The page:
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Why We Have a House and Senate

Driven by Their Differences

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Why do we have two chambers in Congress, the House and Senate? Since members of both are elected by, and represent the people, wouldn't the lawmaking process be more efficient if bills were considered by only one body?

While it may appear clumsy and often overly time-consuming, the two-chamber or "bicameral" setup of Congress works today exactly the way a majority of the Founding Fathers envisioned in 1787. Clearly expressed in the Constitution is the Founders' belief that power should be shared among all units of government. Dividing Congress into two chambers, with the positive vote of both required to approve legislation, is a natural extension of the Founders' concept of employing "checks and balances" to prevent tyranny. The Founding Fathers explain the formation of Congress to the people in the Federalist Papers 52-66.

Why are the House and Senate so Different?
Have you ever noticed that major bills are often debated and voted on by the House in a single day, while the Senate's deliberations on the same bill take weeks? Again, this reflects the Founding Fathers' intent that the House and Senate not be carbon-copies of each other. By designing differences into the House and Senate, the Founders assured that all legislation would be carefully considered, taking both the short and long-term effects into account.

Why are the Differences Important?
The Founders intended that the House be seen as more closely representing the will of the people than the Senate.

To this end, they provided that members of the House - U.S. Representatives - be elected by and represent limited groups of citizens living in small geographically defined districts within each state. Senators, on the other hand, are elected by and represent all voters of their state. When the House considers a bill, individual members tend to base their votes primarily on how the bill might impact the people of their local district, while Senators tend to consider how the bill would impact the nation as a whole. This is just as the Founders intended.

All members of the House are up for election every two years. In effect, they are always running for election. This insures that members will maintain close personal contact with their local constituents, thus remaining constantly aware of their opinions and needs, and better able to act as their advocates in Washington. Elected for six-year terms, Senators remain somewhat more insulated from the people, thus less likely to be tempted to vote according to the short-term passions of public opinion.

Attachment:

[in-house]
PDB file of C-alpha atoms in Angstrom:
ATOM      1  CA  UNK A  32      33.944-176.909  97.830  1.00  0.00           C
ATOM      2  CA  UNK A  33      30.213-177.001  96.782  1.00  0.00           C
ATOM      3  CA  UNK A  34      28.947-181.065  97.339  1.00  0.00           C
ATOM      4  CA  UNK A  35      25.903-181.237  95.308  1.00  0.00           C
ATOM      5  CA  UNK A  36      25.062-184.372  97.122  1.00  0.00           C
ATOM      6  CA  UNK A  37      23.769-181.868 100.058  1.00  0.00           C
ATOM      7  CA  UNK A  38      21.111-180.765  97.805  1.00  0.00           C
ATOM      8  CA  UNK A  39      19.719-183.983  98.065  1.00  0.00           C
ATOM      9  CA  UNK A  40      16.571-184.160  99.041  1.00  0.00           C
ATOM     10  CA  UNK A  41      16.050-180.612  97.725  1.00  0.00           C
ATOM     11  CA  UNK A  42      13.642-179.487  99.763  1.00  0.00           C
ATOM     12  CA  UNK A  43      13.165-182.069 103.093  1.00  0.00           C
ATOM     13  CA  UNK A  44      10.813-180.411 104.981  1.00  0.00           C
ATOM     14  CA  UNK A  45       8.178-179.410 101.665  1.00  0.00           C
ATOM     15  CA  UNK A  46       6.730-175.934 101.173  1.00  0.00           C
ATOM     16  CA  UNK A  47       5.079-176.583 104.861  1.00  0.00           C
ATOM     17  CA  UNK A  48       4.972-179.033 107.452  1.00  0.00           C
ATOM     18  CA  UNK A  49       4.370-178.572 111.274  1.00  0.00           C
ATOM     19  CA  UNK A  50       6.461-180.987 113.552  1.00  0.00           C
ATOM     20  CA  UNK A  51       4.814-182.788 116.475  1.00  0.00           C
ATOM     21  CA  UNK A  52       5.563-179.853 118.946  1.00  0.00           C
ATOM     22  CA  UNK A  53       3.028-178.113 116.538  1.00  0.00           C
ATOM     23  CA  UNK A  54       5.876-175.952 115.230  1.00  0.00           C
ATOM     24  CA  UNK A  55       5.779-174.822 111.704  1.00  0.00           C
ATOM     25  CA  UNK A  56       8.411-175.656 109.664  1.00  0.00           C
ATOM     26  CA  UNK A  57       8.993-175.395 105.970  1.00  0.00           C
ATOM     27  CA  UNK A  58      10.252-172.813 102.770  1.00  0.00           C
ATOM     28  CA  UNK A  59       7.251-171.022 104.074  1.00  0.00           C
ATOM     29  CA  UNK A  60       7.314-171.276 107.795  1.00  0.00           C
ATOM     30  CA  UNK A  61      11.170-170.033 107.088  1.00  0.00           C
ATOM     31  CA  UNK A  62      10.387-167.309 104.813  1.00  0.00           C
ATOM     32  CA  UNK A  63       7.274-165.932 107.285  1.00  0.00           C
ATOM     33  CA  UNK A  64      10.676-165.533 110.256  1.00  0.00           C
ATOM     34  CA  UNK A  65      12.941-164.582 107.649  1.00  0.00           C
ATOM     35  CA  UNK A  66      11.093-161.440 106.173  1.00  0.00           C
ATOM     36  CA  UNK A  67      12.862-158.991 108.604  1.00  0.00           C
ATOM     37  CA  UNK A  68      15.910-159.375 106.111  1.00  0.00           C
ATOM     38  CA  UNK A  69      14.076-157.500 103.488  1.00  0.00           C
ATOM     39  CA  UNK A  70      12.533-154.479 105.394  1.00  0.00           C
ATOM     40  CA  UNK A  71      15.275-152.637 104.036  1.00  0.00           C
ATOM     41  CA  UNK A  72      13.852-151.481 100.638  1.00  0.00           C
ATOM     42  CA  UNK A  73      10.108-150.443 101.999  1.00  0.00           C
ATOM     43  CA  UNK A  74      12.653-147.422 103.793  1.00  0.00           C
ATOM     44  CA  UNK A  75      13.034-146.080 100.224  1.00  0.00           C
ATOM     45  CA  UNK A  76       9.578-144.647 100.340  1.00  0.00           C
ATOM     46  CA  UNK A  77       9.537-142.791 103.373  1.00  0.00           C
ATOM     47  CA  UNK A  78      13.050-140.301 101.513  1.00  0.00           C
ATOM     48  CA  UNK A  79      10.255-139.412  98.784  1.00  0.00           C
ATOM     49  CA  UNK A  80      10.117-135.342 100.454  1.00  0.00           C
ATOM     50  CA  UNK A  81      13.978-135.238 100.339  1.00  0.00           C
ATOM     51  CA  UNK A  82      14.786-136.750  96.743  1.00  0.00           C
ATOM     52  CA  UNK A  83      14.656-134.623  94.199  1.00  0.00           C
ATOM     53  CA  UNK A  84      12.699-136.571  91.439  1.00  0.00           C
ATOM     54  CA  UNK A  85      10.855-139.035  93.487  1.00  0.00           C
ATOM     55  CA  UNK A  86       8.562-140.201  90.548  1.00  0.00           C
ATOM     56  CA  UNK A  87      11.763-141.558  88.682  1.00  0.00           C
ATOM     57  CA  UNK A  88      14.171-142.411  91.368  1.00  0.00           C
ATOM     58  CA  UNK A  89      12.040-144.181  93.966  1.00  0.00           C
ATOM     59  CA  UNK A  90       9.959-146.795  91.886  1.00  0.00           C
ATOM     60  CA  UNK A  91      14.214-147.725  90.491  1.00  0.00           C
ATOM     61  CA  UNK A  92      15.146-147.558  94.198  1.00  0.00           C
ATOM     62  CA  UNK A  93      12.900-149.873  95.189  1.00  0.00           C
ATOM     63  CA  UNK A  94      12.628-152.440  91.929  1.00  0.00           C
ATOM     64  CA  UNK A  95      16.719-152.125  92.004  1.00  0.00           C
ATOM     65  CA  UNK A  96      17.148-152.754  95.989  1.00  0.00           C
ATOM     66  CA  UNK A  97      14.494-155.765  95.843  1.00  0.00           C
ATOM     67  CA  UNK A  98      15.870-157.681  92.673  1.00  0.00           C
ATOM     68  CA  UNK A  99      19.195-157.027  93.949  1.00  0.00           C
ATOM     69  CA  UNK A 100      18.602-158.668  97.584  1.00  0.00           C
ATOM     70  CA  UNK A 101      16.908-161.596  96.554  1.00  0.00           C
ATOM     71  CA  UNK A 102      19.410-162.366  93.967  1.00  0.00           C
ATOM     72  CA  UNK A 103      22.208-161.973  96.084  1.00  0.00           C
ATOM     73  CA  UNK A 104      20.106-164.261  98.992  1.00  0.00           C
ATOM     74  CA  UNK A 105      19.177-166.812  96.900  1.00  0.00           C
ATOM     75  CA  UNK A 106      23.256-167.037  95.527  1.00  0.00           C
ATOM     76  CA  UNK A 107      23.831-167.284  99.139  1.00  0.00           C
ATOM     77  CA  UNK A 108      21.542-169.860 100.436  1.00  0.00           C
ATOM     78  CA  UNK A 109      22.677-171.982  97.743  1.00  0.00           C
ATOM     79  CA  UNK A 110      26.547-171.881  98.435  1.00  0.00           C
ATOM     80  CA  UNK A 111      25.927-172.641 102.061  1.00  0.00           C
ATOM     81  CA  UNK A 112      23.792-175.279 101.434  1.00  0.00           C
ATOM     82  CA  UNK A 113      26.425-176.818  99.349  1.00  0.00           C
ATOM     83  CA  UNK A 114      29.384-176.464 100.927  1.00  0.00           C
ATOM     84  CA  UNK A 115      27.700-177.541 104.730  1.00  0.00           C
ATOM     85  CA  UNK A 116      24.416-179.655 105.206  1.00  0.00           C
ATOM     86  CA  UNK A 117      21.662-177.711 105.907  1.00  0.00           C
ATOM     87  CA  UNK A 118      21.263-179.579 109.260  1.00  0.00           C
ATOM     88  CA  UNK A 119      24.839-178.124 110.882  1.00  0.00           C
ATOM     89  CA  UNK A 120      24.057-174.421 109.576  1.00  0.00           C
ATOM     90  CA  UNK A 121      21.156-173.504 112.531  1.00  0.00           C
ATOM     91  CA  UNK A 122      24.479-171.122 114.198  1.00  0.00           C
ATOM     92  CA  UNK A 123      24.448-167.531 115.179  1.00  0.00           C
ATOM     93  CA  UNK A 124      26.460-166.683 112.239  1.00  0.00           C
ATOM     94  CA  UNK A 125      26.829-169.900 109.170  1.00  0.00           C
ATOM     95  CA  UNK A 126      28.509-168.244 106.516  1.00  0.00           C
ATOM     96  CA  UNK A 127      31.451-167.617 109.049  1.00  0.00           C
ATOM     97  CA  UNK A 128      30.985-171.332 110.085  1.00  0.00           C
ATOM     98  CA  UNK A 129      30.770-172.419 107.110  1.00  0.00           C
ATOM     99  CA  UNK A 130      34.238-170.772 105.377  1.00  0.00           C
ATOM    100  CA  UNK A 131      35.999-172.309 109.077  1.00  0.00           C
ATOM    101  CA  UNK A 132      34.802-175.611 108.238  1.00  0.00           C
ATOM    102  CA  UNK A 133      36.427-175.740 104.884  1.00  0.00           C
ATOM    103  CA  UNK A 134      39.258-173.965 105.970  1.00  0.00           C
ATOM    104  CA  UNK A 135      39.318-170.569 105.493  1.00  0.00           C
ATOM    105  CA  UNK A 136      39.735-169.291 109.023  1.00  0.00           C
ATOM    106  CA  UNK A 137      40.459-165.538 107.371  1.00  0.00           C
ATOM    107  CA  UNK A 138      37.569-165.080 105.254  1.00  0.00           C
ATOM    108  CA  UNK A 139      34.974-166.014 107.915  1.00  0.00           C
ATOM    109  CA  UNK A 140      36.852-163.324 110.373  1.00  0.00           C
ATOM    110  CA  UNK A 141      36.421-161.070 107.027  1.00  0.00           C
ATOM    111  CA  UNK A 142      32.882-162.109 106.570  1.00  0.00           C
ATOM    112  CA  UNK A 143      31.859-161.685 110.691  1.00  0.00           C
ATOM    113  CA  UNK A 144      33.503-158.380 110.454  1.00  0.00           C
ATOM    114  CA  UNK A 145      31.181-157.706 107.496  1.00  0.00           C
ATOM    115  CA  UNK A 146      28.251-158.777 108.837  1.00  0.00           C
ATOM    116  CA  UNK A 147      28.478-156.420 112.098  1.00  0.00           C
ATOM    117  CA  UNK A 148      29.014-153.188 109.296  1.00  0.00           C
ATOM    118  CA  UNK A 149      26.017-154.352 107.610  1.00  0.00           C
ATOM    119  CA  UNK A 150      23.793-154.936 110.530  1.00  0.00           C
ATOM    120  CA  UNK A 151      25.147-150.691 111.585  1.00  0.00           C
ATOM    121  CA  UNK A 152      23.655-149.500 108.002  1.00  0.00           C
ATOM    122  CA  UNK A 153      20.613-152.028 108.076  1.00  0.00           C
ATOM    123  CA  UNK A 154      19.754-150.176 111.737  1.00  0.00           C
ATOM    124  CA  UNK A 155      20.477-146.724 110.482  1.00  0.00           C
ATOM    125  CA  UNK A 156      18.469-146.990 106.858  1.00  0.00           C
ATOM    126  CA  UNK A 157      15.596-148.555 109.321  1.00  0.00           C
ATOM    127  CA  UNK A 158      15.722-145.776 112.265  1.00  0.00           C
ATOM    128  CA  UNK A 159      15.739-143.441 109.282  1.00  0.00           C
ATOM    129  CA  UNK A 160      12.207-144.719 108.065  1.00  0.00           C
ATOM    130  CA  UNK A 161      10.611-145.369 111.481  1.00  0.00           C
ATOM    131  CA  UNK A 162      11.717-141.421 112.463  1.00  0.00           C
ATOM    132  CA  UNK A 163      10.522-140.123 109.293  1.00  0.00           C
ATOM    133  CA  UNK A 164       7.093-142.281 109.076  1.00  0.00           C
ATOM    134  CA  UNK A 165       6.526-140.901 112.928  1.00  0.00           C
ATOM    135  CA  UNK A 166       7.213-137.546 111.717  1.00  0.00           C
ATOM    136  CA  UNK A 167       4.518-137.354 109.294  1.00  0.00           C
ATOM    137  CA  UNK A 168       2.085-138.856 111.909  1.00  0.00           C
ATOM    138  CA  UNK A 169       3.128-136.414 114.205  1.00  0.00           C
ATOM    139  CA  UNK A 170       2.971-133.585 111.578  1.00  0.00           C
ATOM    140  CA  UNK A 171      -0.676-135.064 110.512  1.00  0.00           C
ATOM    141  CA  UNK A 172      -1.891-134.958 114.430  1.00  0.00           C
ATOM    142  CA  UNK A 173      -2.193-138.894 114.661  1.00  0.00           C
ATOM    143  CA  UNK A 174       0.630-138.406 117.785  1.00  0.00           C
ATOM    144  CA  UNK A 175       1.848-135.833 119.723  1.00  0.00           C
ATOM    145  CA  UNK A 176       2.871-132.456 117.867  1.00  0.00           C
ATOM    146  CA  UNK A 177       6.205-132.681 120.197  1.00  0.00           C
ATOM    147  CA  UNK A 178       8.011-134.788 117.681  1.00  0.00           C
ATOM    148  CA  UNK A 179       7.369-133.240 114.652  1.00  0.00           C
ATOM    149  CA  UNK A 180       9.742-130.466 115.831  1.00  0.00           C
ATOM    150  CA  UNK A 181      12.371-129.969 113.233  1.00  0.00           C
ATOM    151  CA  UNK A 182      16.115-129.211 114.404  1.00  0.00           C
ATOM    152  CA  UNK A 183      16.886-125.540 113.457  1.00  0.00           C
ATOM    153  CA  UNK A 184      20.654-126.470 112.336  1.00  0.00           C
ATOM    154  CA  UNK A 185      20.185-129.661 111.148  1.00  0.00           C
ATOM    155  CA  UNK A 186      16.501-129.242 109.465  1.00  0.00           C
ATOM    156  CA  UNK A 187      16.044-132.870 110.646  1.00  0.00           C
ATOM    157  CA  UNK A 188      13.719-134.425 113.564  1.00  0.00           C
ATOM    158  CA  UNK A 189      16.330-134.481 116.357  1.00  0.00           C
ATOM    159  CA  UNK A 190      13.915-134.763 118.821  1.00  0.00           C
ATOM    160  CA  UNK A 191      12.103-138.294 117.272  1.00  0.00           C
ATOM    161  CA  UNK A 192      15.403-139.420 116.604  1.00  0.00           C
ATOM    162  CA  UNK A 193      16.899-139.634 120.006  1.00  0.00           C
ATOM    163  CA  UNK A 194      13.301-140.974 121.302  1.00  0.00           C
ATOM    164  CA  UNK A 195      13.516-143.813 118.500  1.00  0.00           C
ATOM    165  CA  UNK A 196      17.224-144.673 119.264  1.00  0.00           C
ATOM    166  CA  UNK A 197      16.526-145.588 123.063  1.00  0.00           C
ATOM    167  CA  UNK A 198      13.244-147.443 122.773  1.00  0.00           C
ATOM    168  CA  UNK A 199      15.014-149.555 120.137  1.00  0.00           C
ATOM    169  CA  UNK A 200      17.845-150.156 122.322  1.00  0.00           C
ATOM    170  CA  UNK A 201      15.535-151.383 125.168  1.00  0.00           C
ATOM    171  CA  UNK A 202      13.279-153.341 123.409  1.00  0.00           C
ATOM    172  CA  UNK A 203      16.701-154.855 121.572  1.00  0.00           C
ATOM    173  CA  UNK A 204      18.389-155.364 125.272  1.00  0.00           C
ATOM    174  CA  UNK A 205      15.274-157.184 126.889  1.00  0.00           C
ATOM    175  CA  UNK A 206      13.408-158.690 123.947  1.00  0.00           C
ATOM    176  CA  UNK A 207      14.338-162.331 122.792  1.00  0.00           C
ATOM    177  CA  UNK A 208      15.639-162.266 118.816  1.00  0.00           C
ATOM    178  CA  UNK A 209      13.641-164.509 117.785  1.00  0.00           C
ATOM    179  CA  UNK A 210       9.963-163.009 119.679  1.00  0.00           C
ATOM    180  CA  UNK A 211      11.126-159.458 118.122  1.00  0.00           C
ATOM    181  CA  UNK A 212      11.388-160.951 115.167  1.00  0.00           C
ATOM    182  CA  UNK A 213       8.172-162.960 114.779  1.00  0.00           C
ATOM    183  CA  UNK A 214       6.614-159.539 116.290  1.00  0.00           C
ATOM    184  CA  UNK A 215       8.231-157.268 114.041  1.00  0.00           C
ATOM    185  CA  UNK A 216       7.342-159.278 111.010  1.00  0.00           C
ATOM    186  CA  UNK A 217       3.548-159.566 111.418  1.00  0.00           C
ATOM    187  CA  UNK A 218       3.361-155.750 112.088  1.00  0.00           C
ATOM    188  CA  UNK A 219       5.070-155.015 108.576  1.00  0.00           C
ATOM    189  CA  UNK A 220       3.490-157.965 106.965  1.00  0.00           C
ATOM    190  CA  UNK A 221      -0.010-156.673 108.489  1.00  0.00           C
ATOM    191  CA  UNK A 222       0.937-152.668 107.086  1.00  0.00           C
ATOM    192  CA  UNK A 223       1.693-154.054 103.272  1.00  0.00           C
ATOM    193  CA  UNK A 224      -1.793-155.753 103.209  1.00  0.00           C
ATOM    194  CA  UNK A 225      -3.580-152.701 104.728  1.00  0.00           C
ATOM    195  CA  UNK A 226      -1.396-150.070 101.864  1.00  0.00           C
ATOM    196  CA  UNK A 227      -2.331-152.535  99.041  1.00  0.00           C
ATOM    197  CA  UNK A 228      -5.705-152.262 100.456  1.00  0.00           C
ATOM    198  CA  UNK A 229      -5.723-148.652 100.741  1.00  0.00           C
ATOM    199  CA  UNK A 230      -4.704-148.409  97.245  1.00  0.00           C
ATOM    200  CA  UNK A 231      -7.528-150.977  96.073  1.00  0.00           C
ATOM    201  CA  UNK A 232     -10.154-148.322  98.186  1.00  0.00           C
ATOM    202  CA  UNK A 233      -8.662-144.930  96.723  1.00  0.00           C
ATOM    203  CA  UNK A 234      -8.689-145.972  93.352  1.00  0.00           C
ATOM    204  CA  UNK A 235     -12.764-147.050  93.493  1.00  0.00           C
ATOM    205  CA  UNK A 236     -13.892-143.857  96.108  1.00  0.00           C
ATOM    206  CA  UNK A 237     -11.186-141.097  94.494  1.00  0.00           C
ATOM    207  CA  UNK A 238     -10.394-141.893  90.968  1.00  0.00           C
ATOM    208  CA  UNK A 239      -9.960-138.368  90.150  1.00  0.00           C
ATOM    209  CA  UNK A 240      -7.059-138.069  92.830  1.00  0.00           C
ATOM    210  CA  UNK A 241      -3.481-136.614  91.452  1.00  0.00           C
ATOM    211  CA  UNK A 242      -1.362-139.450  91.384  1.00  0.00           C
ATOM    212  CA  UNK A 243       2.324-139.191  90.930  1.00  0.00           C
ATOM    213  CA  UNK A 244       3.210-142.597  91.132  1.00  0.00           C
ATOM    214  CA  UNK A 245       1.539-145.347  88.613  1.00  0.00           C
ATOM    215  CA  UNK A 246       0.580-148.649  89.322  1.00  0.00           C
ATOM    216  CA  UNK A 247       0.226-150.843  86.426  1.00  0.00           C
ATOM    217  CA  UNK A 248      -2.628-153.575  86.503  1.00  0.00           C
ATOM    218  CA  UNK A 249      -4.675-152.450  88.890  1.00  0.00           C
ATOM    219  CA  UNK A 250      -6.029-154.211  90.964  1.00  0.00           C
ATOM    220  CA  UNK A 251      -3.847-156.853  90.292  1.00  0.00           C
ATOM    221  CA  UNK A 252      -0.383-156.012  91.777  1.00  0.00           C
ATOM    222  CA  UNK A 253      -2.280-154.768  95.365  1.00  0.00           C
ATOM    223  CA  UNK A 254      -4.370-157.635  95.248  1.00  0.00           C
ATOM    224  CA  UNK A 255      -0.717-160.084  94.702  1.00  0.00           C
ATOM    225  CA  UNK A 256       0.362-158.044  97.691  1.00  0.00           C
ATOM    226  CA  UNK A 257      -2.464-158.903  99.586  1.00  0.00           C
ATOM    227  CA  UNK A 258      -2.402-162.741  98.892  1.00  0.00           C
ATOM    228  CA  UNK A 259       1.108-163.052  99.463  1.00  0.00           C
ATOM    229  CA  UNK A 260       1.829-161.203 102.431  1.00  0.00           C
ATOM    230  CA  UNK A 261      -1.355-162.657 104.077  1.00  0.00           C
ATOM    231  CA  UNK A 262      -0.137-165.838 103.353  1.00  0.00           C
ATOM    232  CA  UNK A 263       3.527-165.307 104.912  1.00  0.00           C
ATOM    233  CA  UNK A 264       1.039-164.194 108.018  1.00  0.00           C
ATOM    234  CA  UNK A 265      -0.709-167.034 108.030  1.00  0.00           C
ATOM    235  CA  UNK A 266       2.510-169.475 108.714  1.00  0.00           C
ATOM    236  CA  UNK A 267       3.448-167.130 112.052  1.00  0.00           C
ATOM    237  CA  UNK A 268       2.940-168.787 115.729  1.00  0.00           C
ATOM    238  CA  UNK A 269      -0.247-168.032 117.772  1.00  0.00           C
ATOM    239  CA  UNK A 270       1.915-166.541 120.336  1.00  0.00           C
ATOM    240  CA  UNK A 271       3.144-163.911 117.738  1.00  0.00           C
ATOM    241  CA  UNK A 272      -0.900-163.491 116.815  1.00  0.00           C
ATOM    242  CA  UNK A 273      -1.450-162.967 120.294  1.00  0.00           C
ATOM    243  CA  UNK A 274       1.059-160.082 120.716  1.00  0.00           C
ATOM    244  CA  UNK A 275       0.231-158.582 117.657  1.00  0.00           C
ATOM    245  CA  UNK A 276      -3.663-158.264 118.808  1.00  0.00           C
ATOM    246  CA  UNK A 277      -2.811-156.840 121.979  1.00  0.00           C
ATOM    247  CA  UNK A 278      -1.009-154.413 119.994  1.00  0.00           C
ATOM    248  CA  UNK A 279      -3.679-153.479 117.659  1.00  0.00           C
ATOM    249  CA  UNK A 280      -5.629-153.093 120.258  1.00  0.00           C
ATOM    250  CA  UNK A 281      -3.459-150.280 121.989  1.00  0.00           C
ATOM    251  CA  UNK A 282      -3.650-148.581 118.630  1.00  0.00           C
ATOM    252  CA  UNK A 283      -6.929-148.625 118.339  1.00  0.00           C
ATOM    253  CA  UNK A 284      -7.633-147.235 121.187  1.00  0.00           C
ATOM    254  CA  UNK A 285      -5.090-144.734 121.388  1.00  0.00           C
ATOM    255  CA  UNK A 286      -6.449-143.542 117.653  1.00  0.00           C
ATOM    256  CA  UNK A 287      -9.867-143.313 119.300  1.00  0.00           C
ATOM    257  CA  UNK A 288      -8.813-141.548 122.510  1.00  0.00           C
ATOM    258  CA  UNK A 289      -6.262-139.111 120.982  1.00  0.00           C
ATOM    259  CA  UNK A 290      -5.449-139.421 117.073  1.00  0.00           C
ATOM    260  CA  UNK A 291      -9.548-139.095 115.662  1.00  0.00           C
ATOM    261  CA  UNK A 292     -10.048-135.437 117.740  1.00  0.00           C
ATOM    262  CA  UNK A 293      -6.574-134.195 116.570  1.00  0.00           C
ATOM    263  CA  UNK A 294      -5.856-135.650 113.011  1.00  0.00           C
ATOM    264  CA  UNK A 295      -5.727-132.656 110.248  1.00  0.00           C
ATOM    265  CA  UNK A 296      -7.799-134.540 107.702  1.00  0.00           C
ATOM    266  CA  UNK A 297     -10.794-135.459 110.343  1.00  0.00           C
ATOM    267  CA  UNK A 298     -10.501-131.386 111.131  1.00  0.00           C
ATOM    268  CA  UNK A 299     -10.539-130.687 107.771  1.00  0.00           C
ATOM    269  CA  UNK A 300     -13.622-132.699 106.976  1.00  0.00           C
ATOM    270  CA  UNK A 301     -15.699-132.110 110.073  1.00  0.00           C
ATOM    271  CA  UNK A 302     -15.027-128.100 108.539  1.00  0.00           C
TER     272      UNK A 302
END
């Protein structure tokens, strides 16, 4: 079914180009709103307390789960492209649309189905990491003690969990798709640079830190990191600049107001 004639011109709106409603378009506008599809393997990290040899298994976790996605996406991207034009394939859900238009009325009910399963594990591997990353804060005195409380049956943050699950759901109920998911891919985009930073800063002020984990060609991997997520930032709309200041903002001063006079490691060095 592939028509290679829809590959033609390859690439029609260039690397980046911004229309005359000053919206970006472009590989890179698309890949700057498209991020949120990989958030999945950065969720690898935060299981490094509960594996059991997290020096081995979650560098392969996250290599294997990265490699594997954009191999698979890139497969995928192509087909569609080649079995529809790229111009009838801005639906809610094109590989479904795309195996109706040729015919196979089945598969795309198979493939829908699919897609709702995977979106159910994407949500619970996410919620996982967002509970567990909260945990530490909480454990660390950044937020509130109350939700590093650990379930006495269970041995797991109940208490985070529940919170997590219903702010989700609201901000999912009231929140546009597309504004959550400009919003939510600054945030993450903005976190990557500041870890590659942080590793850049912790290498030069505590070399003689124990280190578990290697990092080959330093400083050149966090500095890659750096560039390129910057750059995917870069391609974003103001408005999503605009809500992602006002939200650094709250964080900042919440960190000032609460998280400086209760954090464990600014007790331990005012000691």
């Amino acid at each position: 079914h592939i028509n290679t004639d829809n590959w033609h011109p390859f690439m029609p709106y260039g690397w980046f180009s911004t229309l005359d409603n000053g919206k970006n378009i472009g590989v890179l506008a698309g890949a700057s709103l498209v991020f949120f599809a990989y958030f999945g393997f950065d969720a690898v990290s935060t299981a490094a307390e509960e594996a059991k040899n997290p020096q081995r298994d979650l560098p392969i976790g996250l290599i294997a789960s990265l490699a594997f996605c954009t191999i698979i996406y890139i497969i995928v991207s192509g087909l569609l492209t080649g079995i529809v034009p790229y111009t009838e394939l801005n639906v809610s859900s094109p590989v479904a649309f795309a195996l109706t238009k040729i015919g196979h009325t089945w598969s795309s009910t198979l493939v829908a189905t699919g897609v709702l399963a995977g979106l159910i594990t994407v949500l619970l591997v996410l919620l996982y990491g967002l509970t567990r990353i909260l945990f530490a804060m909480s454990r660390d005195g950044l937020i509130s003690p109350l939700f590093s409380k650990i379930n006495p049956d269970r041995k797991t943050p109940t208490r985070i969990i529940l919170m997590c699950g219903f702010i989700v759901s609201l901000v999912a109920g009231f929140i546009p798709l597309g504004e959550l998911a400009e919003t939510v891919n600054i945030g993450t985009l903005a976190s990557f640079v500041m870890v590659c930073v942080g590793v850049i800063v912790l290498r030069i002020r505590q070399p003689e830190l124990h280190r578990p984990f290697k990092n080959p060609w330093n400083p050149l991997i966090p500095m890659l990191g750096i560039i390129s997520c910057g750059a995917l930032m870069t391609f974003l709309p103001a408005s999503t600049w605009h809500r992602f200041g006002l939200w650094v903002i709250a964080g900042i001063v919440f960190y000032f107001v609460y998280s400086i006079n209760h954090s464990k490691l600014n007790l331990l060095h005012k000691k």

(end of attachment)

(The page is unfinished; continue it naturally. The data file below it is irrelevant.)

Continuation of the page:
By setting the constitutionally-required minimum age for Senators at 30, as opposed to 25 for members of the House, the Founders hoped Senators would be more likely to consider the long-term effects of legislation and practice a more mature, thoughtful and deeply deliberative approach in their deliberations. Setting aside the validity of this "maturity" factor, the Senate undeniably does take longer to consider bills, often brings up points not considered by the House and just as often votes down bills passed easily by the House.

A famous (though perhaps fictional) simile often quoted to point out the differences between the House and Senate involves an argument between George Washington, who favored having two chambers of Congress and Thomas Jefferson, who believed a second chamber to be unnecessary. The story goes that the two Founders were arguing the issue while drinking coffee. Suddenly, Washington asked Jefferson, "Why did you pour that coffee into your saucer?" "To cool it," replied Jefferson. "Even so," said Washington, "we pour legislation into the senatorial saucer to cool it."

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